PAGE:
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The June Full Moon, the Strawberry Moon, will light up the sky this week.
The moon will appear full from Sunday moonrise to Wednesday moonset, according to NASA. It will peak at 7:52 a.m. ET on Tuesday, but won’t be fully visible in North America until moonrise. This year’s Strawberry Moon is the first of two consecutive Super Moons.
Although there is no single definition, the term supermoon generally refers to a full moon that appears brighter and larger than other moons because it is in its closest orbit to Earth.
To a casual observer, the supermoon may appear similar in size to other moons. However, the noticeable change in brightness improves visibility and creates a great opportunity for people to start paying attention to the moon and its phases, said Noah Petro, head of the laboratory for planetary geology, geophysics and geochemistry at the Nasa.
The ideal time to look at the moon is when it is rising or setting because that’s when it will appear largest to the naked eye, said Jacqueline Faherty, an astrophysicist at the American Museum of natural History. (The Old Farmer’s Almanac Calculator can help you figure out what times the moon rises and sets at your location.)
The best views of the June full moon in the United States will be in the southern half of the country and the southwest. A series of weak storms will cross the Northeast and Great Lakes regions early in the week, creating cloudy conditions that will make it difficult to see clearly, CNN meteorologist Gene Norman said.
Petro recommends moon watchers look for a clear horizon and avoid areas with tall buildings and thick forest. He also urges people to stay away from bright lights if possible for maximum visibility.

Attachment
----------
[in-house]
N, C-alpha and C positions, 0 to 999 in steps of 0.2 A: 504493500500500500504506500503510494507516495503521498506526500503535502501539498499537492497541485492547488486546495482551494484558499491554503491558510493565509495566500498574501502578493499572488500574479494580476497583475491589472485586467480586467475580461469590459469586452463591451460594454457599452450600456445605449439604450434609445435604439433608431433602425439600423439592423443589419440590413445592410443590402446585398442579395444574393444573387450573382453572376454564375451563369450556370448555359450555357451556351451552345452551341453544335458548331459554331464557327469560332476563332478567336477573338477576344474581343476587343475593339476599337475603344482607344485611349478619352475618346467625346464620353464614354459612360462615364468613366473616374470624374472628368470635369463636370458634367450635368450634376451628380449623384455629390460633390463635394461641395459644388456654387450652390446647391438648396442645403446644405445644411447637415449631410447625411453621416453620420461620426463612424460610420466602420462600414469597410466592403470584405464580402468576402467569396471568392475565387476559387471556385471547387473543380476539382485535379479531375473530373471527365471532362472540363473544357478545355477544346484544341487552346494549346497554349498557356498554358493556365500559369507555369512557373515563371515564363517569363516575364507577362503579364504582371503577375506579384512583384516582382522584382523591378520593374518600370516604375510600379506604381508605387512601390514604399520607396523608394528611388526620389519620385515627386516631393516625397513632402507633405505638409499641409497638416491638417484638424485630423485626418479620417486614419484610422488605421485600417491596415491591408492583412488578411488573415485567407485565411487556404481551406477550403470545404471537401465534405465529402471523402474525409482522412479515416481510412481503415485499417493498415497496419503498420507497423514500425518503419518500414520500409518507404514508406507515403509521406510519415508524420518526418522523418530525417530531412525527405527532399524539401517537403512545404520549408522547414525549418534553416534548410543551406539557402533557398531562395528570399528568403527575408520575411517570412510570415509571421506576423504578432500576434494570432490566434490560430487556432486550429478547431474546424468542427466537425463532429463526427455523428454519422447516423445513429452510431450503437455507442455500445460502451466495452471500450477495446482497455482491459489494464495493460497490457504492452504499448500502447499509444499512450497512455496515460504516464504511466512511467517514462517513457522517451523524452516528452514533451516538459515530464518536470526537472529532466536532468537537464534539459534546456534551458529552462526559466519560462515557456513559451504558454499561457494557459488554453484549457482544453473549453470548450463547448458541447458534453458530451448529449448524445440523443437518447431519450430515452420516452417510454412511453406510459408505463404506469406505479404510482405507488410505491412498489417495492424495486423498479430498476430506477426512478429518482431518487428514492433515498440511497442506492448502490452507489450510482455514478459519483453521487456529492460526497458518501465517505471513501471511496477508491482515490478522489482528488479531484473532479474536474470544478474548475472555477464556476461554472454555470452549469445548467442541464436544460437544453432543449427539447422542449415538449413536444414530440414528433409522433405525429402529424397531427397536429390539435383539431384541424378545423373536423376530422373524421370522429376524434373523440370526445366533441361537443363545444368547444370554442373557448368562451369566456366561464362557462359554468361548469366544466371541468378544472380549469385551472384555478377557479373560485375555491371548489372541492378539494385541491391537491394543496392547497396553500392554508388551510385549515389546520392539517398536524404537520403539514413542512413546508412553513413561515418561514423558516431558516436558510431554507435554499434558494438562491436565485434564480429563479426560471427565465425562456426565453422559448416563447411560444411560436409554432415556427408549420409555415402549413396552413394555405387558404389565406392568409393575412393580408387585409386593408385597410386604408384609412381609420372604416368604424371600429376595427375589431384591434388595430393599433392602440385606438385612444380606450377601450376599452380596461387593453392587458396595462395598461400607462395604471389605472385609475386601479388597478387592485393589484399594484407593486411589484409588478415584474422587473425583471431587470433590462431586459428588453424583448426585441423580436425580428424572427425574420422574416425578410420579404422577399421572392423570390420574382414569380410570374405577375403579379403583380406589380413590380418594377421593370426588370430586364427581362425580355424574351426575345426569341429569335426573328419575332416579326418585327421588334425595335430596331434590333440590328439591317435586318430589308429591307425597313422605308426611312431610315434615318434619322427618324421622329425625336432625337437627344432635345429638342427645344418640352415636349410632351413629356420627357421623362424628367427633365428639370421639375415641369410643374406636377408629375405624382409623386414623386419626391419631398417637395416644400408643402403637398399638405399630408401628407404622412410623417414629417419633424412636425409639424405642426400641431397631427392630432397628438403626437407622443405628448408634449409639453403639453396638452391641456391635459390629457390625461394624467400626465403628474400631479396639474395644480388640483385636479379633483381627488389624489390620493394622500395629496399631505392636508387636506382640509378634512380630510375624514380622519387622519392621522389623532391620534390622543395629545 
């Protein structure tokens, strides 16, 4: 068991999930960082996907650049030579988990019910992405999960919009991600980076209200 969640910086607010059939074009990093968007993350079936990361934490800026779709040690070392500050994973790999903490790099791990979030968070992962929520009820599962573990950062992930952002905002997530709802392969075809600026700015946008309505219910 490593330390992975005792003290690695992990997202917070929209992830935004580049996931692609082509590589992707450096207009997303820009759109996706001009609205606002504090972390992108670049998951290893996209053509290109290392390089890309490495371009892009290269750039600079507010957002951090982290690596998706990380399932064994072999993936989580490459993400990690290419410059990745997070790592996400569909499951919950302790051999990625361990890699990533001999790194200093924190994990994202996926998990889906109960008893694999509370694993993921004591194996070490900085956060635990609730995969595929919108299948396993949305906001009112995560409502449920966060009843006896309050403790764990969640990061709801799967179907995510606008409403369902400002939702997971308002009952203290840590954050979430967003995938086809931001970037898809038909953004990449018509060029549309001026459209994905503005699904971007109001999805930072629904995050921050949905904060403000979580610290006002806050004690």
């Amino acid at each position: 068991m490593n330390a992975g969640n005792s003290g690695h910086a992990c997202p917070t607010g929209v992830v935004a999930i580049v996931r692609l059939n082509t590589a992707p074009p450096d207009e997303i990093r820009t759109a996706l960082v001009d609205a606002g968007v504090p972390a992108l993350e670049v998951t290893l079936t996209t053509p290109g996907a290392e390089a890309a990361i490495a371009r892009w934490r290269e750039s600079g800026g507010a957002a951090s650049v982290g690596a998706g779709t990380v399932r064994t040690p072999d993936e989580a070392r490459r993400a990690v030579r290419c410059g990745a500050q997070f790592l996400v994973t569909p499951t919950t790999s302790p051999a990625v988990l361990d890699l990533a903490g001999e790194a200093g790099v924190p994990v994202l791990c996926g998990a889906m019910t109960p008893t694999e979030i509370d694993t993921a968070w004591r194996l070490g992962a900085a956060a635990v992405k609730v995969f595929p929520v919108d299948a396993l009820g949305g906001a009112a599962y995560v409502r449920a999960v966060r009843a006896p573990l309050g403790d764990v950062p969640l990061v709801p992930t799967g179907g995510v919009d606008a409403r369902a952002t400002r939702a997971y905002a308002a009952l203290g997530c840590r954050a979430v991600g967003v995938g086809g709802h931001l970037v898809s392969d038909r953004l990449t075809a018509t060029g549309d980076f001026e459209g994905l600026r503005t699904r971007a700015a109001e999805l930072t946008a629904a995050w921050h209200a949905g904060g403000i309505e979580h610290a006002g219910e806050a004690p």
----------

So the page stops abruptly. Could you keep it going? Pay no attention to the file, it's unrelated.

The name Strawberry Moon is rooted in the traditions of Native groups in the northeastern United States, including Algonquin, Ojibway, Dakota, and Lakota communities who saw the celestial event as a sign that strawberries and other fruits were ripe and ready to be picked. The Haida refer to the moon when the berries ripen moon, according to The Old Farmer’s Almanac.
In Europe, this moon is often referred to as the honeymoon or mead moon, and historical writings from the region suggest that the honey was ready to be harvested by the end of the month. Additionally, the name honeymoon may refer to June’s reputation as a popular month for weddings.
This full moon corresponds to the Hindu festival Vat Purnima, a celebration where married women tie a ceremonial thread around a banyan tree and fast to pray that their spouses live long.
For Buddhists, this moon is the Poson Poya moon, named after the festival celebrating the introduction of Buddhism to Sri Lanka in 236 BC.
There will be six more full moons in 2022, according to The Old Farmers’ Almanac:
- September 10: Harvest Moon
- October 9: Hunter’s Moon
These are the popularized names associated with the monthly full moons, but the meaning of each may vary among Native American tribes.
There will be another total lunar eclipse and partial solar eclipse in 2022, according to The Old Farmer’s Almanac.
Partial solar eclipses occur when the moon passes in front of the sun but blocks only part of its light. Be sure to wear appropriate eclipse glasses to view solar eclipses safely, as sunlight can damage the eyes.
A partial solar eclipse on October 25 will be visible to those in Greenland, Iceland, Europe, northeast Africa, the Middle East, western Asia, India, and western China. This partial solar eclipse will not be visible from North America.
A total lunar eclipse will also be on display for those in Asia, Australia, the Pacific, South America and North America on November 8 between 3:01 a.m. ET and 8:58 a.m. ET, but the moon will set for those in the east. regions of North America.
Check out the remaining meteor showers that will peak in 2022:
- Southern Delta Aquariids: July 29-30
- Alpha Capricornids: July 30-31
- Perseids: August 11 to 12
- Orionids: October 20 to 21
- Southern Taurids: November 4-5
- Northern Taurids: November 11-12
- Leonids: November 17 to 18
- Geminids: December 13 to 14
- Ursids: December 21 to 22
If you live in an urban area, you might want to drive to a place that isn’t littered with city lights to get the best view.
Find an open area with a wide view of the sky. Make sure you have a chair or blanket so you can look up. And give your eyes about 20 to 30 minutes — without looking at your phone or other electronics — to adjust to the darkness so the meteors are easier to spot.